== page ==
“Carved like a branching tree” the inference here is of how closely the elves are intertwined with their natural world and it is shown through their artefacts. If the ‘show’ part is removed would we have to put in some ‘telling’?

‘Wide and shallow’ of course you could also remove ‘basin’ and replace it all with dish but that might sound a little 21st century for an elven kingdom. Ok, ‘wide and shallow’ is out as well.

From this you will see that I don’t just see words as an adjective or as an adverb. For me they carry other emotions and connotations, repeat them and they may reinforce a focus in the prose.

Mary’s post points out quite strongly that you must “readmit after testing” some adjectives and there are two exceptions on adverbs which I won’t repeat here. Her post is very good and well worth the read, please do go and have a look.

So what do I do when a master and a leader in the field give me good information that I just cannot accept?

I listen, learn and take it to heart but I use my own judgment on where it is relevant and where not. I implore you, do the same, know your words and why you place them where you do. Please don’t go gung-ho with the scalpel. You might be slaughtering your supporting cast and lobotomising your story for the sake of pace.

Photo; Fat Girl Blues, cc Circo de invierno ~

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4 comments to Flabby or Plump; Can You Cut Too Deep?

  • Carolyn

    I’m with you on this one – there is a massive difference between cutting for precision, and cutting for word reduction.

    A piece of writng is made up of many parts, one of them is the beauty of our language. Using poetic devices can add so much to a piece of writing, if that style is appropriate. A rip em up ‘n shoot em dead action story would have no room for the languid prose of Tolkein for the quoted piece.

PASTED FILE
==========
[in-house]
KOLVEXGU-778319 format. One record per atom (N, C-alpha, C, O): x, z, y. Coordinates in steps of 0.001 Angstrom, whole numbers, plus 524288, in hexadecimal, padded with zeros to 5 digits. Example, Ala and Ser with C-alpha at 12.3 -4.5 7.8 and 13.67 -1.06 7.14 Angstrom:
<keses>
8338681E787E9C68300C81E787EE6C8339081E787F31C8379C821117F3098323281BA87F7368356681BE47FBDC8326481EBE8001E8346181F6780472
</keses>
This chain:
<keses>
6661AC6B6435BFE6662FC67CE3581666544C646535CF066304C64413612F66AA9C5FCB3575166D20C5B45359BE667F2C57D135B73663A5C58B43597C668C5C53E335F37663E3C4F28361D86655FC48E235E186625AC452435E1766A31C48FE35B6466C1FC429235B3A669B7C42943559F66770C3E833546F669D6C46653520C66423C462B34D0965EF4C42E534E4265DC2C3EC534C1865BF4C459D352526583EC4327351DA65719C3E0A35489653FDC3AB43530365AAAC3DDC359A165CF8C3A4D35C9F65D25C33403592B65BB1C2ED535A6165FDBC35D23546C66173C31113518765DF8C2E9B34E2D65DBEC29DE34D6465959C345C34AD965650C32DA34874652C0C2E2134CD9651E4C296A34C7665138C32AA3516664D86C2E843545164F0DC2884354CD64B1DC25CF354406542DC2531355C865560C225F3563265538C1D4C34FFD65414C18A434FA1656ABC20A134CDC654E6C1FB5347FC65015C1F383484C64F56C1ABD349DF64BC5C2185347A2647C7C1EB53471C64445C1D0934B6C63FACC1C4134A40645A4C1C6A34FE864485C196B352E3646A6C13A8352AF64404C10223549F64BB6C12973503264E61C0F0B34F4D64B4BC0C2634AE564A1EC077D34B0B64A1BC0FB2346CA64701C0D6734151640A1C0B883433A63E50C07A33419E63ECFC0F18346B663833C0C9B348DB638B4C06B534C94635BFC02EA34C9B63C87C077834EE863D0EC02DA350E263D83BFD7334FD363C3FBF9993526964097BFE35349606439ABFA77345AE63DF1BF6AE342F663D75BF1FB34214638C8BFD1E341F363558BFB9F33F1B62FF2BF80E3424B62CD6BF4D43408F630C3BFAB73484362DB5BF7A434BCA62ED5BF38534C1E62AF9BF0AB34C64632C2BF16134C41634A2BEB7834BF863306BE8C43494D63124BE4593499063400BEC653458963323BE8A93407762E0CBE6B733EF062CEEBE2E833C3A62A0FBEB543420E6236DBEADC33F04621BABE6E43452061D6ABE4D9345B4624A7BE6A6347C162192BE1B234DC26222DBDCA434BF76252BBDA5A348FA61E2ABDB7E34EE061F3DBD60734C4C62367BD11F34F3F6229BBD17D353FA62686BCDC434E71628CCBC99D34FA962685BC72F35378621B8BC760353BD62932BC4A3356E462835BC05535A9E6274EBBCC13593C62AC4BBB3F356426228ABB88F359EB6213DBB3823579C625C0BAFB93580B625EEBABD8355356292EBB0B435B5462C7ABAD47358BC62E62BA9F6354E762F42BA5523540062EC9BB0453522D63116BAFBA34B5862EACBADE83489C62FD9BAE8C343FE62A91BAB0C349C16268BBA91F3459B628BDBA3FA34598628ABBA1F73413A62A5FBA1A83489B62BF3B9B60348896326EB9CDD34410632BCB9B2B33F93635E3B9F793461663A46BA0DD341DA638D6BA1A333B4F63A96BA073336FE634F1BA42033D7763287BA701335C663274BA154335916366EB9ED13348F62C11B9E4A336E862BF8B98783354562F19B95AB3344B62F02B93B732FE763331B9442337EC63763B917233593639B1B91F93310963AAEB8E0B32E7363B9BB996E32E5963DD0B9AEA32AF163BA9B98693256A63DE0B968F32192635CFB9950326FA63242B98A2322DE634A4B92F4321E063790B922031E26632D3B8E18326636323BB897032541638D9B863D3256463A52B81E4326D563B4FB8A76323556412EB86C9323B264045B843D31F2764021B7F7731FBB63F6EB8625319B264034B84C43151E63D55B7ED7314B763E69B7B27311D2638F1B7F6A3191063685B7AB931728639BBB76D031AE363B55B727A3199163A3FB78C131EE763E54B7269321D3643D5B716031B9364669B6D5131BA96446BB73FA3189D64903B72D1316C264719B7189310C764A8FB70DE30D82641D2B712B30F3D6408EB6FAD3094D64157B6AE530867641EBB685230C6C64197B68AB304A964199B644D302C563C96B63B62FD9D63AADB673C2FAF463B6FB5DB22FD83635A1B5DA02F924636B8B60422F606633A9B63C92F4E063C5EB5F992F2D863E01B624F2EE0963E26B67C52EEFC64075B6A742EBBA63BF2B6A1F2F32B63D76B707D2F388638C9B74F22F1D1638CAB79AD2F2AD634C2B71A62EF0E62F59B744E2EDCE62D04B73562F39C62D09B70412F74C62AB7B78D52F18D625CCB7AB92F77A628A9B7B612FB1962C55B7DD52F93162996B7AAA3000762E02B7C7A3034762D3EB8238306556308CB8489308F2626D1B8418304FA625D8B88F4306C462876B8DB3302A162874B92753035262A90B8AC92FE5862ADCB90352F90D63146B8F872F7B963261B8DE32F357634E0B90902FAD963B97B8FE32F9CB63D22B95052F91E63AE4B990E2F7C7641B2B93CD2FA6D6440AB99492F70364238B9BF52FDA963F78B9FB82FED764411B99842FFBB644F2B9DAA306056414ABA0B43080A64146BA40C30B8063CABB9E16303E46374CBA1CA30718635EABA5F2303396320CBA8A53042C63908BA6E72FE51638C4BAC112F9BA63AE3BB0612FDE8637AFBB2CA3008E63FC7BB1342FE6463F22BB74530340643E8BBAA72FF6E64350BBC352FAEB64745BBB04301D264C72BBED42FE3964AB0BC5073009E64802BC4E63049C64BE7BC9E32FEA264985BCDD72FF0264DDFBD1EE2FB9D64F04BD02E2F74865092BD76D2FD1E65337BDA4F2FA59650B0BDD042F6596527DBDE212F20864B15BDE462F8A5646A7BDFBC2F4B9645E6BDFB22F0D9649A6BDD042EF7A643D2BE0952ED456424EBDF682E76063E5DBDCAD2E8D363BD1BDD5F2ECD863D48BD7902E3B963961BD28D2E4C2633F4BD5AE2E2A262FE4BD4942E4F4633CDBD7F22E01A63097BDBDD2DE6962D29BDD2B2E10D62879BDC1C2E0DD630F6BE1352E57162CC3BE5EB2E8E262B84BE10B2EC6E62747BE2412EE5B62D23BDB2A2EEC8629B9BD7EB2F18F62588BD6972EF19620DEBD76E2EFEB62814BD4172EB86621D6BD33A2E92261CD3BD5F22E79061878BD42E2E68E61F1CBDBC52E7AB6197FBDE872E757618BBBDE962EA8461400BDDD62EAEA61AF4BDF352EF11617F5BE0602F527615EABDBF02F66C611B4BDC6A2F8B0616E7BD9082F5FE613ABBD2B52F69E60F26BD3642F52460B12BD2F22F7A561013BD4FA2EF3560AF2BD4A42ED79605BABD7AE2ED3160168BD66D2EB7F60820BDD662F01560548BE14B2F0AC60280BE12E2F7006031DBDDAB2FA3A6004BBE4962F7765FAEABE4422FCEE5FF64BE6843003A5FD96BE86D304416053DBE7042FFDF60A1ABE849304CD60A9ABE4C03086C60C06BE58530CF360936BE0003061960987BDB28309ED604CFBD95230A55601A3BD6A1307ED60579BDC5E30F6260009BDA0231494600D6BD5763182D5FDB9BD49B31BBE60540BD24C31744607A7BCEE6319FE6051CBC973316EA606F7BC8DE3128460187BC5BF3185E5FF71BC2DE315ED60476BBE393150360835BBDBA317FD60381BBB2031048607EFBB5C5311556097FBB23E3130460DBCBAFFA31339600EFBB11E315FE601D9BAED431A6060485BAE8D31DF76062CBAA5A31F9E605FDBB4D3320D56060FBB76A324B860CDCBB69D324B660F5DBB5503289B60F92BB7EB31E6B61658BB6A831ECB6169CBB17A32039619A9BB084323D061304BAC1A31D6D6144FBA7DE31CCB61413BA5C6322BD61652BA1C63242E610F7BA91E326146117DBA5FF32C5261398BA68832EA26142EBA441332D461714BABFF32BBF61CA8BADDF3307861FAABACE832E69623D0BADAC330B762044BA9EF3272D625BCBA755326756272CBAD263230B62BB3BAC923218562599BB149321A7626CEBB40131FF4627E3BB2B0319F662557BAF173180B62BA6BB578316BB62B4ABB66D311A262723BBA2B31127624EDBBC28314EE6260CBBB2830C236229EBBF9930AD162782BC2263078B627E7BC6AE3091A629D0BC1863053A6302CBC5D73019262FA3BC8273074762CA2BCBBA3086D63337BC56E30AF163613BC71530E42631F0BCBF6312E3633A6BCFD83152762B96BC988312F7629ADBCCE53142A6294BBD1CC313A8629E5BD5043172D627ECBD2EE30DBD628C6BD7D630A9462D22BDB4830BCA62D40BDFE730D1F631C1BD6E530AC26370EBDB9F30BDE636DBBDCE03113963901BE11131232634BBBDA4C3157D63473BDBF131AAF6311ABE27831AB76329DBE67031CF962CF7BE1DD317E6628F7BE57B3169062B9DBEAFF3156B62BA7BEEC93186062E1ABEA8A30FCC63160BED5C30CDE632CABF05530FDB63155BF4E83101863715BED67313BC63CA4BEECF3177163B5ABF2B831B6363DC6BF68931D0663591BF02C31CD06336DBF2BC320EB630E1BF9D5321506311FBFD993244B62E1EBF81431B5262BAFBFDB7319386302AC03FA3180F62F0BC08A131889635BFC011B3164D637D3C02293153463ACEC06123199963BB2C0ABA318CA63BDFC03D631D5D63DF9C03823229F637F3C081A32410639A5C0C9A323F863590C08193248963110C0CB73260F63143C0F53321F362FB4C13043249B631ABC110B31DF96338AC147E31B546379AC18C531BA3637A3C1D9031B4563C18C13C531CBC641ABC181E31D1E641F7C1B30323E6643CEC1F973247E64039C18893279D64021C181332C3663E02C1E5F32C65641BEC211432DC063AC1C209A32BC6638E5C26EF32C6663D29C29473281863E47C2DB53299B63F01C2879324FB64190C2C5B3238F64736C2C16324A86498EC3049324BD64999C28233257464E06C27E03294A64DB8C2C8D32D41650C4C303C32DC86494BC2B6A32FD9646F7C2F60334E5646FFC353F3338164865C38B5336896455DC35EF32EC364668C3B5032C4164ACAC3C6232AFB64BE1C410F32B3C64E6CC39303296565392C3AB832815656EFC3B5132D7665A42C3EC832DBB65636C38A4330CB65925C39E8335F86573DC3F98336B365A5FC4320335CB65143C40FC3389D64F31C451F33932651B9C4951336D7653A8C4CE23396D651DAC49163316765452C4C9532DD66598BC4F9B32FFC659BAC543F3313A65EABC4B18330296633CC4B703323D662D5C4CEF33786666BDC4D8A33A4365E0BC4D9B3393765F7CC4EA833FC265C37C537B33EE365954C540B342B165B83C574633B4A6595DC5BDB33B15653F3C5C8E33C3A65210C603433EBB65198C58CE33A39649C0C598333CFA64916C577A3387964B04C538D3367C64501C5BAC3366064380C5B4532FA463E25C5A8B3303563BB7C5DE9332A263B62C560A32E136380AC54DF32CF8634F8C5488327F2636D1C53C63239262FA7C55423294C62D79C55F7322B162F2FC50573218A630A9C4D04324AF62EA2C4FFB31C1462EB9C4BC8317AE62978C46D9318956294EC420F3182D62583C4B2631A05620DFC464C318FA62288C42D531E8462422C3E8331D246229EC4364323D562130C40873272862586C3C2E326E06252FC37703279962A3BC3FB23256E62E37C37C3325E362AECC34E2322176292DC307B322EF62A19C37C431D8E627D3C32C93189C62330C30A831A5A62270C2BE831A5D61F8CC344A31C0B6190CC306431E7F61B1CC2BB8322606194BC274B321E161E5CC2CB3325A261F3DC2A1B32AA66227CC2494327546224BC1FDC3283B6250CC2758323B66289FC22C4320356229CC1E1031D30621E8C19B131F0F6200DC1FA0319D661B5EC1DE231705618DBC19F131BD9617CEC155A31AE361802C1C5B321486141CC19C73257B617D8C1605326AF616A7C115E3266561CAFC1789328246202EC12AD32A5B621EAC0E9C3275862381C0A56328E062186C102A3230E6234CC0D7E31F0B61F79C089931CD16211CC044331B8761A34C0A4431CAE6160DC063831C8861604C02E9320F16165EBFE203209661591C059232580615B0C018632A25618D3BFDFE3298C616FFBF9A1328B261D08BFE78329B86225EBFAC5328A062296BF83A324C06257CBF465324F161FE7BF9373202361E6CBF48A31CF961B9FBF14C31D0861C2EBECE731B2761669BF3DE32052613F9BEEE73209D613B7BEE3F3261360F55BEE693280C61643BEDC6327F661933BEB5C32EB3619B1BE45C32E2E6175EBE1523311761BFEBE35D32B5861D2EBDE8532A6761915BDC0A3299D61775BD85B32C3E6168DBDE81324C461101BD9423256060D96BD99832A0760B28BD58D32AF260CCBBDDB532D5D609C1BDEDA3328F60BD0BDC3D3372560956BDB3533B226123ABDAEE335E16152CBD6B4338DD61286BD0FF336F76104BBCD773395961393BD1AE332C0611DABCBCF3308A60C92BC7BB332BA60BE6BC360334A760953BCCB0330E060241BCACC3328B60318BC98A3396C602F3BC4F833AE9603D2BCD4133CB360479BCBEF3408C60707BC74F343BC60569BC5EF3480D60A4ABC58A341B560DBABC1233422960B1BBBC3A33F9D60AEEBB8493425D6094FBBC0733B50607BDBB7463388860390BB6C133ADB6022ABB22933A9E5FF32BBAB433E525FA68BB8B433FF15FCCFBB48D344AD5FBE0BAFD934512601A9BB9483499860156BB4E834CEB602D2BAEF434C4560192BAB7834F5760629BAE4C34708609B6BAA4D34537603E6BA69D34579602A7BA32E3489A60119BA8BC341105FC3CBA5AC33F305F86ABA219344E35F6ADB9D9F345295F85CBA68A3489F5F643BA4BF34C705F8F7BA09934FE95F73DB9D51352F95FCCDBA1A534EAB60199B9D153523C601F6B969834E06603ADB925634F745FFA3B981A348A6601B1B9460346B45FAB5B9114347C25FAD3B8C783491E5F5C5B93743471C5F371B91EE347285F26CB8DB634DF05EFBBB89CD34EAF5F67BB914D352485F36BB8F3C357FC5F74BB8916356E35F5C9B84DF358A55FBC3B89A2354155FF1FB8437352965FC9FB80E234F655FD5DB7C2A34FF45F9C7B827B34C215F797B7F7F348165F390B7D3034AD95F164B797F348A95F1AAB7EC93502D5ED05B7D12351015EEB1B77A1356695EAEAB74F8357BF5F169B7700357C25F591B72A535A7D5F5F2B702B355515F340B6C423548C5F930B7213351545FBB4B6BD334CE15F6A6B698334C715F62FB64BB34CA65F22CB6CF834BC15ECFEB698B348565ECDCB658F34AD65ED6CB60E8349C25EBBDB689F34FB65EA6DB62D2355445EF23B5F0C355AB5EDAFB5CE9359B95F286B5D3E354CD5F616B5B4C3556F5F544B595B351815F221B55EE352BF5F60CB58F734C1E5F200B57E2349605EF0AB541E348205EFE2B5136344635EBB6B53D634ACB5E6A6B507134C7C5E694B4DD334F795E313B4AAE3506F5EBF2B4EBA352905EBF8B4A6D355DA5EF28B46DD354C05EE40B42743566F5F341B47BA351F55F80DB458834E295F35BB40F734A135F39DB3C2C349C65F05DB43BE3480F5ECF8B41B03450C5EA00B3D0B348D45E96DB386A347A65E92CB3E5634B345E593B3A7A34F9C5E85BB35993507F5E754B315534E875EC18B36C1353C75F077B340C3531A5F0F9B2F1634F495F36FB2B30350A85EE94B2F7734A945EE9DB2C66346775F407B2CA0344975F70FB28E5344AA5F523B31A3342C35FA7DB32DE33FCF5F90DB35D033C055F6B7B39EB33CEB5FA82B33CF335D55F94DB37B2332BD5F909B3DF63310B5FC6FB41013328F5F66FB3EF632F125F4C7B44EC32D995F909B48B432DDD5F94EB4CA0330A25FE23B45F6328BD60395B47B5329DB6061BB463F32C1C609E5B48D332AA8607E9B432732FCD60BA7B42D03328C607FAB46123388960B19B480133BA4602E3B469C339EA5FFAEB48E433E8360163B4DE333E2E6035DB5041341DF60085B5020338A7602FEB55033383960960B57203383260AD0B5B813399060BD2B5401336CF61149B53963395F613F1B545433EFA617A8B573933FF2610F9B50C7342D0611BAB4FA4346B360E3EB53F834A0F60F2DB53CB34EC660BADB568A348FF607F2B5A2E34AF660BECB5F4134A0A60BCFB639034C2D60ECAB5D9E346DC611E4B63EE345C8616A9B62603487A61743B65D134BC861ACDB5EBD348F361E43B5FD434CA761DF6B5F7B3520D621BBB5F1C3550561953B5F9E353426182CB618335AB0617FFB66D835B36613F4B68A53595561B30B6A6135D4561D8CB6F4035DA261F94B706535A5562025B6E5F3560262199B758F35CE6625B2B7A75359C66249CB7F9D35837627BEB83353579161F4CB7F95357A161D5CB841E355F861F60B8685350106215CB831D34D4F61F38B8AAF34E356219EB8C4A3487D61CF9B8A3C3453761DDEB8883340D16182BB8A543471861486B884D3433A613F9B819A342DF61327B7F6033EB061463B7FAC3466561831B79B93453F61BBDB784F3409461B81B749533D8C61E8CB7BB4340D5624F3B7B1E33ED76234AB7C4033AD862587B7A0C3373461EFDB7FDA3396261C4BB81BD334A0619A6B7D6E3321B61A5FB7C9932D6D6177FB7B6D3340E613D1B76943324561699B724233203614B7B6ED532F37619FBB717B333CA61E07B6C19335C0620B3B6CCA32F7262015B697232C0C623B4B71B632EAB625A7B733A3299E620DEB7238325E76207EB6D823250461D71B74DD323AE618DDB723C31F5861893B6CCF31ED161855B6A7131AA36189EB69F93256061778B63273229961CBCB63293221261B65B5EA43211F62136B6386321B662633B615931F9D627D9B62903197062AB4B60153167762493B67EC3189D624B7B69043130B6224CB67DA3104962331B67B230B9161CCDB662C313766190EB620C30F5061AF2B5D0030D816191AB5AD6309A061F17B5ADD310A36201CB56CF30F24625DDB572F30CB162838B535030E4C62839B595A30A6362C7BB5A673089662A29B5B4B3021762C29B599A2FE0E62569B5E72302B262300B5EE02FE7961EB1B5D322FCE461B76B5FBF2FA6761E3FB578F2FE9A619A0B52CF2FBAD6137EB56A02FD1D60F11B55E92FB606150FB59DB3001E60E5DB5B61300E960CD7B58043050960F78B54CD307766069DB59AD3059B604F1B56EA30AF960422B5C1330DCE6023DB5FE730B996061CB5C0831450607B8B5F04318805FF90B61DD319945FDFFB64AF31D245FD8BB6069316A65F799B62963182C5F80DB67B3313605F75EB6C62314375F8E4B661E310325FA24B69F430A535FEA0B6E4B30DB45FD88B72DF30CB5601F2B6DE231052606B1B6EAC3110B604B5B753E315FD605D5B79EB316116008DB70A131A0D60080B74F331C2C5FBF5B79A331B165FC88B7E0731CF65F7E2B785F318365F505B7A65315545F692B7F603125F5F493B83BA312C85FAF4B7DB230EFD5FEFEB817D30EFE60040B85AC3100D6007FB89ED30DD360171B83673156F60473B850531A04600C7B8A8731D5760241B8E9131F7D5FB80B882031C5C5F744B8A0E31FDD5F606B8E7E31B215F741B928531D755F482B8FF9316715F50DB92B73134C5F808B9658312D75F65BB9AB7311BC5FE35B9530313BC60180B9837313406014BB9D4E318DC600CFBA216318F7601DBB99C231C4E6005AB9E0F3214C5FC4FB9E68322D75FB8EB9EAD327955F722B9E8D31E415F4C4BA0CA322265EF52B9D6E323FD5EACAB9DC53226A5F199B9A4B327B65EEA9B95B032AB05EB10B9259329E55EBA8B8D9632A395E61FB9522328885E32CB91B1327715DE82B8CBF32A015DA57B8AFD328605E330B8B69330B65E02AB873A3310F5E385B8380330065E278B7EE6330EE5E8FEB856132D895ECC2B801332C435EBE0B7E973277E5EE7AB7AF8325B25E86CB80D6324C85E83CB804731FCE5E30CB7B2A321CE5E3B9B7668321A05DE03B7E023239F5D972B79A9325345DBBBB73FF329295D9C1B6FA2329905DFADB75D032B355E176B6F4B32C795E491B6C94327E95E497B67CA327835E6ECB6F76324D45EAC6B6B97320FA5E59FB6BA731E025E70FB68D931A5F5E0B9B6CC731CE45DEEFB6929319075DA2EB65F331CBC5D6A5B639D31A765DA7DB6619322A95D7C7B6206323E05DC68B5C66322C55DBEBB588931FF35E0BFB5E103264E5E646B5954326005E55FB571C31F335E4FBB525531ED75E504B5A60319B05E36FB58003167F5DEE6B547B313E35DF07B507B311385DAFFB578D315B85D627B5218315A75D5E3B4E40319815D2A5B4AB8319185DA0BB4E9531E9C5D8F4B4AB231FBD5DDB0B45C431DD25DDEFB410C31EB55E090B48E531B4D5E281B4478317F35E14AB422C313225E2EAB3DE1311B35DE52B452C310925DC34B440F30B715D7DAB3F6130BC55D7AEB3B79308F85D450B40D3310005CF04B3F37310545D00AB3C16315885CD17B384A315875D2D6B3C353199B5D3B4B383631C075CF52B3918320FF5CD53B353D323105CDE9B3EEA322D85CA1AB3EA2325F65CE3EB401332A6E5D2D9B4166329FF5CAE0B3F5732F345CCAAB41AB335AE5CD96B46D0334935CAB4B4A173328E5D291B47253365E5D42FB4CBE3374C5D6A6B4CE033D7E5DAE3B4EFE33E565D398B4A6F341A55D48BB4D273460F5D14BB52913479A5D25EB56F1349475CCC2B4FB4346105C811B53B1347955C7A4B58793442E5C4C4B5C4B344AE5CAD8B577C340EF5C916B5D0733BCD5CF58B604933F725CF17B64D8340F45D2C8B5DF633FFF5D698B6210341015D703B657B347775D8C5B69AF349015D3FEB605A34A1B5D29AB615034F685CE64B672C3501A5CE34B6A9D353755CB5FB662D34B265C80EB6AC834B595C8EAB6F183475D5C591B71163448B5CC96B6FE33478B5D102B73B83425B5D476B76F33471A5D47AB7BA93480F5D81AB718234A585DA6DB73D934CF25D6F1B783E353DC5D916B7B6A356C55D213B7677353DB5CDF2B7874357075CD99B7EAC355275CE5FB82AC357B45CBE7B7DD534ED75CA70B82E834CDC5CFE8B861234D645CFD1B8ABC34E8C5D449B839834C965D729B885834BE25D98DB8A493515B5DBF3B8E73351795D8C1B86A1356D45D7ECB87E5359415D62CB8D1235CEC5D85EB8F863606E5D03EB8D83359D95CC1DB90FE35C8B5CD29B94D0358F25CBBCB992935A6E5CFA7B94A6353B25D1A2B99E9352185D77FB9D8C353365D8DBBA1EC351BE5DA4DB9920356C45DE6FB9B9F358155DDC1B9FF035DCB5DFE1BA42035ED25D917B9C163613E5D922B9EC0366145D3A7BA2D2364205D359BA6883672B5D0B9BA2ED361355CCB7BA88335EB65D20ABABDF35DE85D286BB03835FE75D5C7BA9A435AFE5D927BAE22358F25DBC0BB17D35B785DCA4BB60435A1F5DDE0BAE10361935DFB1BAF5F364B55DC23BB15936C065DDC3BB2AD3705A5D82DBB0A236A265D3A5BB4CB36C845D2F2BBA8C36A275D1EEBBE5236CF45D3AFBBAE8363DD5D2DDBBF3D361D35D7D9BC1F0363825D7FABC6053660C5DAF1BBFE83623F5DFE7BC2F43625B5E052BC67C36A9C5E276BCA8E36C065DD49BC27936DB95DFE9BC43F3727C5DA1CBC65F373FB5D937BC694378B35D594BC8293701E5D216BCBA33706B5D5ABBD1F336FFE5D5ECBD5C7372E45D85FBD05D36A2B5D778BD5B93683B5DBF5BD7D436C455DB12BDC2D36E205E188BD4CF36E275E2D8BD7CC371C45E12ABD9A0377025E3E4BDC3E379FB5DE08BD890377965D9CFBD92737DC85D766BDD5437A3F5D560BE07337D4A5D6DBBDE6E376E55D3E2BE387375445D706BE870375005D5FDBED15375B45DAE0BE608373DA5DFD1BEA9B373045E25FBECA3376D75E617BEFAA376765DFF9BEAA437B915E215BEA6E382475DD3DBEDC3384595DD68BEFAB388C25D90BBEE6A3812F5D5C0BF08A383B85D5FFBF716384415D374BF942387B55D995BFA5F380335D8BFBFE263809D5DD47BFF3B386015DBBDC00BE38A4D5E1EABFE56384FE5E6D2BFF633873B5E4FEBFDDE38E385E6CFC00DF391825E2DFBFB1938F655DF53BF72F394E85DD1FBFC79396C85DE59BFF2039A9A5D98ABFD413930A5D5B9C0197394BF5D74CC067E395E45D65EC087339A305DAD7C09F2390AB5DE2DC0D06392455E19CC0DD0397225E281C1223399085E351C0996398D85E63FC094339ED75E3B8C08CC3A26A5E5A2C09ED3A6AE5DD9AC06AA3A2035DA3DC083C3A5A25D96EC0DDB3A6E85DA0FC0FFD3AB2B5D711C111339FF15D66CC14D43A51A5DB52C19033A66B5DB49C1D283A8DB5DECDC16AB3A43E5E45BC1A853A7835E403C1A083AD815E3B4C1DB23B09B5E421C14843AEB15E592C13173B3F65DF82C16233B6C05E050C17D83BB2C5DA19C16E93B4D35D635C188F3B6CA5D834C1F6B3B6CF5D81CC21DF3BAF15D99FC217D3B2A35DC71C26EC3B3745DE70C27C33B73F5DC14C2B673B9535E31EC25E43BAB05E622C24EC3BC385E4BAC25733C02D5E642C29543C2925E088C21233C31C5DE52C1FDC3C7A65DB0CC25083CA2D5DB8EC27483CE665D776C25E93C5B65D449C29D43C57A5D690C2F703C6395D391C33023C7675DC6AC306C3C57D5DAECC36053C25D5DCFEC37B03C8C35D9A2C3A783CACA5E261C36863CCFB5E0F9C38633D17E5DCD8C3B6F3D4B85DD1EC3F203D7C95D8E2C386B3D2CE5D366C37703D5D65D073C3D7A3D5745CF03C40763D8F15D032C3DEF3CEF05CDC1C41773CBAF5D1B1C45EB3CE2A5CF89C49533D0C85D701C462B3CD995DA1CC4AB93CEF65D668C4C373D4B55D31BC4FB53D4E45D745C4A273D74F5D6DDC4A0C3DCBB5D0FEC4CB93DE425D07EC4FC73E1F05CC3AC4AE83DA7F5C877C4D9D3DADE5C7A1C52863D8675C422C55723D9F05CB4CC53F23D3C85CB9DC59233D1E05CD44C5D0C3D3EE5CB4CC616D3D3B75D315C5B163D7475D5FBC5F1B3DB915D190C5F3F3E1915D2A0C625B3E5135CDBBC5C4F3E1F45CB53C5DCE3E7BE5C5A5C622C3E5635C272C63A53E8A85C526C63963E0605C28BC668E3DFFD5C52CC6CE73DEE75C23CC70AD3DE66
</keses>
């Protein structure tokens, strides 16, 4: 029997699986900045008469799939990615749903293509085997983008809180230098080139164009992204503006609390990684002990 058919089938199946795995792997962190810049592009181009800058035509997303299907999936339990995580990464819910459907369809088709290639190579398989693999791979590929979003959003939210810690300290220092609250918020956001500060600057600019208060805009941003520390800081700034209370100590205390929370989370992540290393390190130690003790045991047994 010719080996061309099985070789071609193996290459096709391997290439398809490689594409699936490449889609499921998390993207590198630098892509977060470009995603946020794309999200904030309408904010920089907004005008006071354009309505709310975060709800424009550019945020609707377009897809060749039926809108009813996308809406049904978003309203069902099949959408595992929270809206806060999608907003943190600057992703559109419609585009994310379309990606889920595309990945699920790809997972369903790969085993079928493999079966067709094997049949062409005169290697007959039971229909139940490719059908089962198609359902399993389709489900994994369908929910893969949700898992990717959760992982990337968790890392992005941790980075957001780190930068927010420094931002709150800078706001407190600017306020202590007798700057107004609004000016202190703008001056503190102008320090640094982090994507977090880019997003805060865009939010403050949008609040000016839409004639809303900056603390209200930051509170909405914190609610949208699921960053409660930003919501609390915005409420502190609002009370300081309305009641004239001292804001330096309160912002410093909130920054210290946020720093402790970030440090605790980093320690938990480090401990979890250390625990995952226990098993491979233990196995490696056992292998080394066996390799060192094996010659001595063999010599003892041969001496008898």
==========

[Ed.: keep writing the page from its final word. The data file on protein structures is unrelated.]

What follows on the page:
Horses for courses. The important thing is to be aware of the words you are using and the manner you are using them in.

  • Andy Shackcloth

    Very good point about action, as the pace increases there is less or no room for atmosphere, sentence length would shorten, words would be short, white space would increase.
    It is all part of writing for your reader and so sentence content and structure changes depending on the scene content.

    I think I will write on my wall your final words, “The important thing is to be aware of the words you are using and the manner you are using them in.”

  • Hamish MacDonald

    It’s fashionable to cut all modifying words, and I do understand how they can be used in an amateurish way to telegraph intentions to the reader instead of trusting them to ‘get it’ on their own, but slavishly sticking to any rule is the mark of a bureaucrat, not an artist. (Of course the industry is looking for repeatable formulae to ease the consistent manufacture of unobjectionable prose.)

    Yes, we should know these rules. Yes, we should use restraint and not fill our prose with stuffing. But should we elide whole parts of our wonderful language or hobble our stories by leaving out the details of these people, events, and worlds readers are taking time to discover? I’m with you, Andy: no!

  • Andy Shackcloth

    Ah, ‘the industry’ of course. They want clones of what was successful, for it to be “just the same but different”. For them the more certain grey average and not the exhilarating risk.

    I don’t think I want to write “just the same but different”